Due to COVID-19 restrictions, a selection of on-campus papers will be made available via distance and online learning for eligible students.
Find out which papers are available and how to apply on our COVID-19 website
What is well-being? What is its significance in personal life, ethics, and public policy? We seek the best philosophical answers to these questions.
In this paper, you will learn a lot about individual well-being. In particular, you will work out the best answer you can give to questions such as: What is the the good life for an individual? What is the basis or underpinning of such a life? Are there many sorts of good lives, or is there only one? For instance, is the good life for an individual just what feels good inside to that individual, or are connections to others and to our wider world also essential?
|Paper title||Ethical Theory|
|Teaching period||Semester 1 (On campus)|
|Domestic Tuition Fees (NZD)||$1,174.57|
|International Tuition Fees||Tuition Fees for international students are elsewhere on this website.|
- 36 PHIL points at 200-level or above
- PHIL 311, PHIL 338
- More information link
- Teaching staff
Convenor and Lecturer: Associate Professor Andrew Moore
- Paper Structure
We first clarify the core question the paper will seek to answer, then consider several different ways of understanding the range of promising answers. Through a range of methods, and drawing on both philosophical work and related work from the sciences and other modes of inquiry, we then pursue in-depth, critical examination of some leading answers to the question of what it is for one's life to go well.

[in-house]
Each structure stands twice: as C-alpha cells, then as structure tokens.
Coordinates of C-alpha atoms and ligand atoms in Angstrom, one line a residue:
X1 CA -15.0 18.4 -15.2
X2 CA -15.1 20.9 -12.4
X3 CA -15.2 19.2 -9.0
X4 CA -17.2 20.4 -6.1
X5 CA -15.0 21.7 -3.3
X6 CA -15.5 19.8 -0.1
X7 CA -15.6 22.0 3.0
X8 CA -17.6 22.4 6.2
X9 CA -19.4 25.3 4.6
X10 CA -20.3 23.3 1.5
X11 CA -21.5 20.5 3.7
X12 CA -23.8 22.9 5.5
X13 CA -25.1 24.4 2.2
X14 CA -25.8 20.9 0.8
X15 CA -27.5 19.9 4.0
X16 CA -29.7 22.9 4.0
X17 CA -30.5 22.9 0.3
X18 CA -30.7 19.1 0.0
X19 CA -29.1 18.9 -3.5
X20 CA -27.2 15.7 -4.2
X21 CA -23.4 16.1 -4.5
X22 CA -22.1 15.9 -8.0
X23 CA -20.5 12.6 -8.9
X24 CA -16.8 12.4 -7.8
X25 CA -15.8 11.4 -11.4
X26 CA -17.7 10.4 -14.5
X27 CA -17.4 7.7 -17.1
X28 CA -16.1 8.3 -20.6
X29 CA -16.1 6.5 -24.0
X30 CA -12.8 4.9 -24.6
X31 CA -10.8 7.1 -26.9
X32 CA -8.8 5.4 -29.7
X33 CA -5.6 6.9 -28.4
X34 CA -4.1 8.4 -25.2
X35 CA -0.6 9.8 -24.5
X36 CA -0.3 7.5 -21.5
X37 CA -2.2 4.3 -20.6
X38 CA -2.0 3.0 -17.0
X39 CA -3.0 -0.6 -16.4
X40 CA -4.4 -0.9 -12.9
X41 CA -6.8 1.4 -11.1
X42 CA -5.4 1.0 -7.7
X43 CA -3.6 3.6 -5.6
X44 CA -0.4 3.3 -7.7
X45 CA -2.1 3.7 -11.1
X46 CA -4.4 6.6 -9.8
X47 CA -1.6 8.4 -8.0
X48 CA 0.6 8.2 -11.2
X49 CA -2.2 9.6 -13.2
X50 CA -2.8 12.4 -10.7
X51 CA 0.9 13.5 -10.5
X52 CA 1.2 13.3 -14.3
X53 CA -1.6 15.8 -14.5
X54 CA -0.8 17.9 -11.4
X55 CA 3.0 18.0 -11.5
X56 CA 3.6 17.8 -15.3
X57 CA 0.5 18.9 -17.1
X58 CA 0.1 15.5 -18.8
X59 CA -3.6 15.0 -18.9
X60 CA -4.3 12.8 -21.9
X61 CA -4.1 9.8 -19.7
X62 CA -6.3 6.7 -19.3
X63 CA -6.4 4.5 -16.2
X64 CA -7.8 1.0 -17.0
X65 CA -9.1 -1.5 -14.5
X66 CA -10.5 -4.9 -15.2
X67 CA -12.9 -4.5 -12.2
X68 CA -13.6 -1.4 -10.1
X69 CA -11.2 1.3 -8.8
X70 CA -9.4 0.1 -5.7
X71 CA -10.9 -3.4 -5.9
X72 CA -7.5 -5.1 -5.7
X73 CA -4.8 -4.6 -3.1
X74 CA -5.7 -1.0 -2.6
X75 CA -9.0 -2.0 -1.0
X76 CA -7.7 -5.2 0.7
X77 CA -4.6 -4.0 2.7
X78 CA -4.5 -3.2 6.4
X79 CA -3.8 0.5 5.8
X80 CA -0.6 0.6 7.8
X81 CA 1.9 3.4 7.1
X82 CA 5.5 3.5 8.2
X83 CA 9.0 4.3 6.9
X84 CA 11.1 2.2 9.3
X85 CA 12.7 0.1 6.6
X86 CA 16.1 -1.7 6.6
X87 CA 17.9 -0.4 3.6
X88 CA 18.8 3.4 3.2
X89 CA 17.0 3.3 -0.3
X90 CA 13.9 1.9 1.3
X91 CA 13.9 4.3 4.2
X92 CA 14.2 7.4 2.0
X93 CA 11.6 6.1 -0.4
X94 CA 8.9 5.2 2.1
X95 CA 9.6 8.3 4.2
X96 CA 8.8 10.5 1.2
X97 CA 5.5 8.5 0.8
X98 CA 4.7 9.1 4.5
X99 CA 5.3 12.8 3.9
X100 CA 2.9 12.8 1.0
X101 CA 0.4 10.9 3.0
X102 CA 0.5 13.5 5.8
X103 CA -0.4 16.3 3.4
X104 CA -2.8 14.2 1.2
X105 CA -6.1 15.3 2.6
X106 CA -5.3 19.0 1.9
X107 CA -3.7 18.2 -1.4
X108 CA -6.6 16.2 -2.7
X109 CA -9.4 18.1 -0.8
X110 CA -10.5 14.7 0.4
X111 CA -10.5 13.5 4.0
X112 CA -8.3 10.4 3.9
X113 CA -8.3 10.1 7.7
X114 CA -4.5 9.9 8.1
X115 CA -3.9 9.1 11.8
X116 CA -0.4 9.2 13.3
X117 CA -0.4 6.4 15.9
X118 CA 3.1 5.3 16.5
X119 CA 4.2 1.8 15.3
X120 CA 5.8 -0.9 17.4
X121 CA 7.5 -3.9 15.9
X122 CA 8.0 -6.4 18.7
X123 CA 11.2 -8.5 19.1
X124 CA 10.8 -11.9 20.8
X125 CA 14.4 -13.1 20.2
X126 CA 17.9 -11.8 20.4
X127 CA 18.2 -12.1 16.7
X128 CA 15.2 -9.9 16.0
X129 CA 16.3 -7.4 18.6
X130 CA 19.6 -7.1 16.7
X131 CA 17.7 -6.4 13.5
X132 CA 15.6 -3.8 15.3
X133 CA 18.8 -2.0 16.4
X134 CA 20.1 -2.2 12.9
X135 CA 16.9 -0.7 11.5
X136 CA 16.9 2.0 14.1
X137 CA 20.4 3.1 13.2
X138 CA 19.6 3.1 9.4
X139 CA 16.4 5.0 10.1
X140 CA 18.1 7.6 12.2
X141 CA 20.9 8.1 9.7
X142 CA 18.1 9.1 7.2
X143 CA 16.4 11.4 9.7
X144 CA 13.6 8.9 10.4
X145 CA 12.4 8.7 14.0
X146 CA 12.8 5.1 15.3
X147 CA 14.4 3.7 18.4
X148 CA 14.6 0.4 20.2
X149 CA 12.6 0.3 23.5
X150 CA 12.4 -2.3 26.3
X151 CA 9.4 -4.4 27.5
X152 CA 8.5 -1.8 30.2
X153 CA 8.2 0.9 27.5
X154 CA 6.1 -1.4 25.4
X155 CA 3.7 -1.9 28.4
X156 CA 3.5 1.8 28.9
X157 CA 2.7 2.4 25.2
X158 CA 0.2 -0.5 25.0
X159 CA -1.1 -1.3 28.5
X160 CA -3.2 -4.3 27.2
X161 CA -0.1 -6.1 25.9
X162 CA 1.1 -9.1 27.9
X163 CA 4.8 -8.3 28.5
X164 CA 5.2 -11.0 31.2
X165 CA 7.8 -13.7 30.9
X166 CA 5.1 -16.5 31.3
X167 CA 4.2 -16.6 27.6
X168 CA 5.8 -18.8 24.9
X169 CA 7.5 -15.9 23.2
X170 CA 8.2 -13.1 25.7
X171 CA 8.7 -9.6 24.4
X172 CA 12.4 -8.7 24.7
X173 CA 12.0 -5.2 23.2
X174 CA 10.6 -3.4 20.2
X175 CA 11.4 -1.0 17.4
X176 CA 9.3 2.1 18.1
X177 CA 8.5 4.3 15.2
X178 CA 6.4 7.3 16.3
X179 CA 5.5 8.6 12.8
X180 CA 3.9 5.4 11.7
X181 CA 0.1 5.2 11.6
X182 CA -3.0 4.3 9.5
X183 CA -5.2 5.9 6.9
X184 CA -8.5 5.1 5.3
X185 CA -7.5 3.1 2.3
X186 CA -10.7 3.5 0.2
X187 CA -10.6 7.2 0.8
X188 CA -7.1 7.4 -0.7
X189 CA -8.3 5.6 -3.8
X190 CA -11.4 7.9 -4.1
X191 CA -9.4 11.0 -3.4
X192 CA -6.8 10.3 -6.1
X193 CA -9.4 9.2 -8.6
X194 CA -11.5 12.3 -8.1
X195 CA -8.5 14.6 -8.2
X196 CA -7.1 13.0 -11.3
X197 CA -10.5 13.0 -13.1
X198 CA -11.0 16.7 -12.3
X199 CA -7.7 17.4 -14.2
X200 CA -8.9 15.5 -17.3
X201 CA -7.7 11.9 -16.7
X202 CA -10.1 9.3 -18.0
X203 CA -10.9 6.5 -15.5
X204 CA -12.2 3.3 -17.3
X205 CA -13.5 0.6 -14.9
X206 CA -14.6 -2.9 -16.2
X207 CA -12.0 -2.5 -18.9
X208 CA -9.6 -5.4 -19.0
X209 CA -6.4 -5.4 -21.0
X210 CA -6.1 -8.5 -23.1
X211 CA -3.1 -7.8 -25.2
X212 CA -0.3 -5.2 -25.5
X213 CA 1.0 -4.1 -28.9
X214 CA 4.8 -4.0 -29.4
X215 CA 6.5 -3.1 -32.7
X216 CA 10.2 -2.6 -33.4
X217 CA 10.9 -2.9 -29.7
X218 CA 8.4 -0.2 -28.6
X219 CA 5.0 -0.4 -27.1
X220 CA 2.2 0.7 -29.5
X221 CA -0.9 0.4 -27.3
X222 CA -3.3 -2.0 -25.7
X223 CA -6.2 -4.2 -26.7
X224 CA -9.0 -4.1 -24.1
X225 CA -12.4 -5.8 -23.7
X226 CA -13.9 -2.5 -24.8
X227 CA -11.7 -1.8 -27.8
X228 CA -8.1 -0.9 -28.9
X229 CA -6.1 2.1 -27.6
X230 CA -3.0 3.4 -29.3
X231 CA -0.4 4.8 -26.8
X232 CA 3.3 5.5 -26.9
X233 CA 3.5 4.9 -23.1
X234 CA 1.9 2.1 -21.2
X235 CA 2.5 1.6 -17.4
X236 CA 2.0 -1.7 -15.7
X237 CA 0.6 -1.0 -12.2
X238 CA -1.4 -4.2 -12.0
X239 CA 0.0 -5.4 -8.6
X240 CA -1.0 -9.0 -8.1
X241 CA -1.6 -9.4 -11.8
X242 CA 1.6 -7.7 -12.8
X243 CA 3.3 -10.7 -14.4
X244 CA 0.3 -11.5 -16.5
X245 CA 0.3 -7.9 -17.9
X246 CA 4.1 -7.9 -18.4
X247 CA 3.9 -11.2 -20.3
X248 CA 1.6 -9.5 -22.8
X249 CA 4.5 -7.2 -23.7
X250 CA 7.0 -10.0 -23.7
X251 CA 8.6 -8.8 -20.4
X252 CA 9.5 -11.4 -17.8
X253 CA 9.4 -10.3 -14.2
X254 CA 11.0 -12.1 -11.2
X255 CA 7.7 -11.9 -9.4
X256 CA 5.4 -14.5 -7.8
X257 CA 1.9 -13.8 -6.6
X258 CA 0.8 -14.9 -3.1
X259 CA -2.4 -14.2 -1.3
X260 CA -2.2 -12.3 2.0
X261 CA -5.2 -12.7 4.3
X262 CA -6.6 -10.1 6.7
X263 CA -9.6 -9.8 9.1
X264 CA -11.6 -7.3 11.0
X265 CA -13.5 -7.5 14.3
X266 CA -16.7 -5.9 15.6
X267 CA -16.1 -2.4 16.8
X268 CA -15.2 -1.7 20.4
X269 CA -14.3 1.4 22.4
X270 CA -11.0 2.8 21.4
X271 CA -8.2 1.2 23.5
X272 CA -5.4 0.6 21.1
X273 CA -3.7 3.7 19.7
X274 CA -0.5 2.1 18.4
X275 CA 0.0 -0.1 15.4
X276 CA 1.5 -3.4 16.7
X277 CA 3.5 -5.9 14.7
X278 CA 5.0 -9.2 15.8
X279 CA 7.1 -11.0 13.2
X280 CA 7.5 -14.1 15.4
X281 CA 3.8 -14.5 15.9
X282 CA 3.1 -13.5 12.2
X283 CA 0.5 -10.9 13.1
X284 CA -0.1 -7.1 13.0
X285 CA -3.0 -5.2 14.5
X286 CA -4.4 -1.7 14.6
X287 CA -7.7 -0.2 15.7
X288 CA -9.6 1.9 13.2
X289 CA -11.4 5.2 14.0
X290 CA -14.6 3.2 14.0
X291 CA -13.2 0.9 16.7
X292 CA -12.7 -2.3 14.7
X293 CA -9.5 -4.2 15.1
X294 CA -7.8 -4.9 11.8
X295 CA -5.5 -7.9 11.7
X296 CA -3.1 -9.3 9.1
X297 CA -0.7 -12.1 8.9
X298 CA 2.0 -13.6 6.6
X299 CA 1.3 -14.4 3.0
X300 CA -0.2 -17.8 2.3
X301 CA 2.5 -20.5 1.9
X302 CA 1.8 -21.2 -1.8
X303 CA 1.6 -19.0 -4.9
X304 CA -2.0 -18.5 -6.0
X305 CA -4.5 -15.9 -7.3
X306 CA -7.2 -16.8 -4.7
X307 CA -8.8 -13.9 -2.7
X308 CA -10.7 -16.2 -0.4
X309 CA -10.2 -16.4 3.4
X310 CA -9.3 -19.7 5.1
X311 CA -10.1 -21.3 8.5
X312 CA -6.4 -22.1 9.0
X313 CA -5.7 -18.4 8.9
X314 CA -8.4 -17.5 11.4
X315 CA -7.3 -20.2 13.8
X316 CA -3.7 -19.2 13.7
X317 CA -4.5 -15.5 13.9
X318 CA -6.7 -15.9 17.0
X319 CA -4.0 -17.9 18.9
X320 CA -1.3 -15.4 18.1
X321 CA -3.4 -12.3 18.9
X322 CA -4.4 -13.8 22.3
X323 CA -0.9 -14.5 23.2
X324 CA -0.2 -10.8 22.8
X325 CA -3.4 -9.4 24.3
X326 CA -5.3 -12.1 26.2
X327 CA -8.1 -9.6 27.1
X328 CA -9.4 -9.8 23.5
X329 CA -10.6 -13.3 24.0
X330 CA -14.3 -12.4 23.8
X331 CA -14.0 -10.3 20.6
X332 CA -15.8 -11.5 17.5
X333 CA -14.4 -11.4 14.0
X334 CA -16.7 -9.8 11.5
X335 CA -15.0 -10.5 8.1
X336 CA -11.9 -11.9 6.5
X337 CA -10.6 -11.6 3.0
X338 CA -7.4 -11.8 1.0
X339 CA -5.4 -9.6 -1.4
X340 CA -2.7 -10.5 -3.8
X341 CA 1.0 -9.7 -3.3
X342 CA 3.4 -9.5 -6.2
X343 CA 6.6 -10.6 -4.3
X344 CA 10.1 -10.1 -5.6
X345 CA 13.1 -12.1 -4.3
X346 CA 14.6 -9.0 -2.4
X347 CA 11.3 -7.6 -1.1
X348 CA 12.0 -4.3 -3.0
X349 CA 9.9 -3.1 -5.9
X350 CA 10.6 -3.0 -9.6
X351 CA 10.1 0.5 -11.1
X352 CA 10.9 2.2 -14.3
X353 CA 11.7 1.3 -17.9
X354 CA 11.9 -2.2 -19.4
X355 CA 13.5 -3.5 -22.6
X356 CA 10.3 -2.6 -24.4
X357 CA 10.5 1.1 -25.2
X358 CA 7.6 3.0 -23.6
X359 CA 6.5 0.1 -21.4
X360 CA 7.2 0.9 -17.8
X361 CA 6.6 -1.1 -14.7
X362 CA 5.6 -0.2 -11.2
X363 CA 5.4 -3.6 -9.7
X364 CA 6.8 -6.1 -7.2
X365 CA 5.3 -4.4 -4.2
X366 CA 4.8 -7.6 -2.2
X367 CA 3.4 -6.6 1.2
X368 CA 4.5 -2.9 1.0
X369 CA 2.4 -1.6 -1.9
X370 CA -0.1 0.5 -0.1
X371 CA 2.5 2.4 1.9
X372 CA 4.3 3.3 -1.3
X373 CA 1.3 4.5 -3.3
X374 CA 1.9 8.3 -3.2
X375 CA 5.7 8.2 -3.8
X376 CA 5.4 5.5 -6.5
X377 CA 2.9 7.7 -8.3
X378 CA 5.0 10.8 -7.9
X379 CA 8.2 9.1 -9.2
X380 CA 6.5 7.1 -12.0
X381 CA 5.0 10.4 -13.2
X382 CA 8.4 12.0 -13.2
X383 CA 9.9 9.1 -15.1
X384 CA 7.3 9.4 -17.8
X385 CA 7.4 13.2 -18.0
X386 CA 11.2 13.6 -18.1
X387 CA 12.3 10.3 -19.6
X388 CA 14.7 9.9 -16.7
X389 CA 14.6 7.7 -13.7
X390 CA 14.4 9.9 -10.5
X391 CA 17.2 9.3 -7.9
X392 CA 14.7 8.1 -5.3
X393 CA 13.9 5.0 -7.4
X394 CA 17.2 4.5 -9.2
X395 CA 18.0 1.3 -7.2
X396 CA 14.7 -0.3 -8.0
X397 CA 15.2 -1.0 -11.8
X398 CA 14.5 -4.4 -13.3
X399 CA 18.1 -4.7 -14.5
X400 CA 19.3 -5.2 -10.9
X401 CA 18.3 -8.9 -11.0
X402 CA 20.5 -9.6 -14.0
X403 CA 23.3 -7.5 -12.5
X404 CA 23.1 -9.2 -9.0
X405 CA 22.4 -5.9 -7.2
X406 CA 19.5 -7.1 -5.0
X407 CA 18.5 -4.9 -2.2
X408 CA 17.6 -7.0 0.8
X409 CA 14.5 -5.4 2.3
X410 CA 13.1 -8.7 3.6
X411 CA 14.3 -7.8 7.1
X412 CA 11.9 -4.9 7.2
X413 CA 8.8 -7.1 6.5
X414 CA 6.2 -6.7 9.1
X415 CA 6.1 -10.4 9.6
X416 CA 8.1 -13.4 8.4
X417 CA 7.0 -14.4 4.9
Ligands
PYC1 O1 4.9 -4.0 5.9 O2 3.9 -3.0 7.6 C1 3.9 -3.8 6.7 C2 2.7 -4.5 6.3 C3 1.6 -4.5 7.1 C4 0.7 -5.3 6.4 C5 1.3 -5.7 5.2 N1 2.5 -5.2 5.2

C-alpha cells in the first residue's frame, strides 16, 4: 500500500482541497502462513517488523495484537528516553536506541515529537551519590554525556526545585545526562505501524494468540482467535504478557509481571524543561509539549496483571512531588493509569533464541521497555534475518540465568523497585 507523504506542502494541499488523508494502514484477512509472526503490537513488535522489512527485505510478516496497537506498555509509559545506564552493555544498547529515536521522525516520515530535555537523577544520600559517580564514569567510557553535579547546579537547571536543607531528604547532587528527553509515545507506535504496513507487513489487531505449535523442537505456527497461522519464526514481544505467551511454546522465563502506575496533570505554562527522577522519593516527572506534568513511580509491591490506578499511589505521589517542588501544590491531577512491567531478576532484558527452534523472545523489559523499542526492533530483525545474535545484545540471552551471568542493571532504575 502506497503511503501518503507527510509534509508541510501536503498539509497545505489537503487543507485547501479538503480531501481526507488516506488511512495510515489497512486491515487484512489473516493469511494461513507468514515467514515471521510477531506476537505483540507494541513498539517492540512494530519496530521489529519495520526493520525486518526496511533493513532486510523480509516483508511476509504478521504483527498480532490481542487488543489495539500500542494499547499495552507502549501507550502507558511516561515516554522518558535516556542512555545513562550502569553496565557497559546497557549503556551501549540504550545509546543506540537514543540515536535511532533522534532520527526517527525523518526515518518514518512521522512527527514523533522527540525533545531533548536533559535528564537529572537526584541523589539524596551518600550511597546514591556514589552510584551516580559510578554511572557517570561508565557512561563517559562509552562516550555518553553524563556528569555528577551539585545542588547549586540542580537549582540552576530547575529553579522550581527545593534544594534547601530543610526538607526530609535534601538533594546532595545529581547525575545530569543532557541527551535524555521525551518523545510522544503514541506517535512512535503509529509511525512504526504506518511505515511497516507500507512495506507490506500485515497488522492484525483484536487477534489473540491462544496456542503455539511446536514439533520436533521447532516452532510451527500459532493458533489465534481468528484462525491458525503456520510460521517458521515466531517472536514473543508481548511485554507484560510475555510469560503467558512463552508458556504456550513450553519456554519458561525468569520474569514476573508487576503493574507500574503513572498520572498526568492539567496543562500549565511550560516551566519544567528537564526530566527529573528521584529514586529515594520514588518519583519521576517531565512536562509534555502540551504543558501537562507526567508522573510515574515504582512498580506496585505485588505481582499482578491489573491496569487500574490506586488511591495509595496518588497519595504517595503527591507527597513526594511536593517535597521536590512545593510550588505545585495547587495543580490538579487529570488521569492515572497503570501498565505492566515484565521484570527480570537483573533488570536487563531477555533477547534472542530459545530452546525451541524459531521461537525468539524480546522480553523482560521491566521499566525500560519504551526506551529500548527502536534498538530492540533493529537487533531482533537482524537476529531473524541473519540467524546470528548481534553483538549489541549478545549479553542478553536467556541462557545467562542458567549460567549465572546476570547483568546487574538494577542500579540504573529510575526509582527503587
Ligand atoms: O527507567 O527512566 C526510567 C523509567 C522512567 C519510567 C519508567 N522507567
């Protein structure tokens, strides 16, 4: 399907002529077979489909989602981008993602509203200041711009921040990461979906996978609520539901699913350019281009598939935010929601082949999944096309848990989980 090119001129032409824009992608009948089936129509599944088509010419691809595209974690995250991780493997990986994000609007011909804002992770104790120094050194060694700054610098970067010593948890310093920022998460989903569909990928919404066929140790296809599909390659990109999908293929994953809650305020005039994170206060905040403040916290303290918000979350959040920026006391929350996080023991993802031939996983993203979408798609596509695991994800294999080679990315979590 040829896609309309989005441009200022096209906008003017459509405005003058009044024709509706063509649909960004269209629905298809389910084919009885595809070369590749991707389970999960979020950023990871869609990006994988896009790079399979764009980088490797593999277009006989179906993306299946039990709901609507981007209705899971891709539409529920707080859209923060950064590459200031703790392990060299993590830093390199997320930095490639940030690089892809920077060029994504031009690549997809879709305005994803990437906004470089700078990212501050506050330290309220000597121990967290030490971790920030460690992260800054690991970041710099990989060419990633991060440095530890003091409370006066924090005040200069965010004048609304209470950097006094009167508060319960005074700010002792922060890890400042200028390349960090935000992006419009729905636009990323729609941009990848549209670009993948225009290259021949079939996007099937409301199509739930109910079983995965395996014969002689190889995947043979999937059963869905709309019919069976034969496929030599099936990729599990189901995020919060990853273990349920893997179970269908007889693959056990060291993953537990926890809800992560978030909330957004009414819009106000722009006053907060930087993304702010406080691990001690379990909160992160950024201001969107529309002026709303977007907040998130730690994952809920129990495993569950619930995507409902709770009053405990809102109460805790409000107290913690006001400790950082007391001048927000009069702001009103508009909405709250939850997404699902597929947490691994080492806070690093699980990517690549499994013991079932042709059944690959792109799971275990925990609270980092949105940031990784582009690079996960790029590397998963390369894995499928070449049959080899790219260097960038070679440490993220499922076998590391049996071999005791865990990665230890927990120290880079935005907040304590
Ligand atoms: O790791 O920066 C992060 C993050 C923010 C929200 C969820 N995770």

- Teaching Arrangements
- One 1-hour class and one 2-hour class per week. The classes mix more formal lecture components with less formal seminar components.
All students will receive a free PHIL 413 Coursebook.
Guy Fletcher, The Philosophy of Well-Being: an introduction (Routledge, 2016)
Guy Fletcher (ed.), Routledge Handbook of the Philosophy of Well-Being (Routledge, 2016)
Ben Bradley, Well-being (Polity Press).
- Graduate Attributes Emphasised
- Lifelong learning, Scholarship, Communication, Critical thinking, Ethics, Research,
View more information about Otago's graduate attributes.
- Learning Outcomes
Students who successfully complete the paper will develop
- Understanding of the main issues and views in the philosophy of well-being, demonstrated in a short essay
- Understanding and skill in philosophical assessment of a major theory of well-being (or another agreed well-being topic), demonstrated in a research essay
- Skill in generating, presenting and responding to philosophical ideas about well-being, demonstrated in a presentation to the class